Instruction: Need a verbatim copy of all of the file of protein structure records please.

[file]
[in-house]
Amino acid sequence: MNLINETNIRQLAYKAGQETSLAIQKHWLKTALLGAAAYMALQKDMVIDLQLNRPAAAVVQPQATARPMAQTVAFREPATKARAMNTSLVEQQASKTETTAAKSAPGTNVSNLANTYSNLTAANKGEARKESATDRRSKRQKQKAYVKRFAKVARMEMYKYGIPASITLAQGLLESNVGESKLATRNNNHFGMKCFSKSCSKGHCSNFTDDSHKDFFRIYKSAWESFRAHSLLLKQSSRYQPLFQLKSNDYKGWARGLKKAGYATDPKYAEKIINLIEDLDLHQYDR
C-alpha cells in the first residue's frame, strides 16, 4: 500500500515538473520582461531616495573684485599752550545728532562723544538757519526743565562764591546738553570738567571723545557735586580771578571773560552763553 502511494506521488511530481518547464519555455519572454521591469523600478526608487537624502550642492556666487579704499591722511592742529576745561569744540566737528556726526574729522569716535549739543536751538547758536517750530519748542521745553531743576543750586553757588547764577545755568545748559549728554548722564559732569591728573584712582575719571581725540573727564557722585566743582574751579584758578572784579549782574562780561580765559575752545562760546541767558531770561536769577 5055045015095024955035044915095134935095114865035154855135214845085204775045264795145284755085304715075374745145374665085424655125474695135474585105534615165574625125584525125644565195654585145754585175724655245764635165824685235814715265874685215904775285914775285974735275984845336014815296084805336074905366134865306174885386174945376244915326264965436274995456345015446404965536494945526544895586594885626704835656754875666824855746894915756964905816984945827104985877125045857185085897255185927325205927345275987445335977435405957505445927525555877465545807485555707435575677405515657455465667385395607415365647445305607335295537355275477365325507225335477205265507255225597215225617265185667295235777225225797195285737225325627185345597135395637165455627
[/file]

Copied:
[in-house]
Amino acid sequence: MNLINETNIRQLAYKAGQETSLAIQKHWLKTALLGAAAYMALQKDMVIDLQLNRPAAAVVQPQATARPMAQTVAFREPATKARAMNTSLVEQQASKTETTAAKSAPGTNVSNLANTYSNLTAANKGEARKESATDRRSKRQKQKAYVKRFAKVARMEMYKYGIPASITLAQGLLESNVGESKLATRNNNHFGMKCFSKSCSKGHCSNFTDDSHKDFFRIYKSAWESFRAHSLLLKQSSRYQPLFQLKSNDYKGWARGLKKAGYATDPKYAEKIINLIEDLDLHQYDR
C-alpha cells in the first residue's frame, strides 16, 4: 500500500515538473520582461531616495573684485599752550545728532562723544538757519526743565562764591546738553570738567571723545557735586580771578571773560552763553 502511494506521488511530481518547464519555455519572454521591469523600478526608487537624502550642492556666487579704499591722511592742529576745561569744540566737528556726526574729522569716535549739543536751538547758536517750530519748542521745553531743576543750586553757588547764577545755568545748559549728554548722564559732569591728573584712582575719571581725540573727564557722585566743582574751579584758578572784579549782574562780561580765559575752545562760546541767558531770561536769577 5055045015095024955035044915095134935095114865035154855135214845085204775045264795145284755085304715075374745145374665085424655125474695135474585105534615165574625125584525125644565195654585145754585175724655245764635165824685235814715265874685215904775285914775285974735275984845336014815296084805336074905366134865306174885386174945376244915326264965436274995456345015446404965536494945526544895586594885626704835656754875666824855746894915756964905816984945827104985877125045857185085897255185927325205927345275987445335977435405957505445927525555877465545807485555707435575677405515657455465667385395607415365647445305607335295537355275477365325507225335477205265507255225597215225617265185667295235777225225797195285737225325627185345597135395637165455627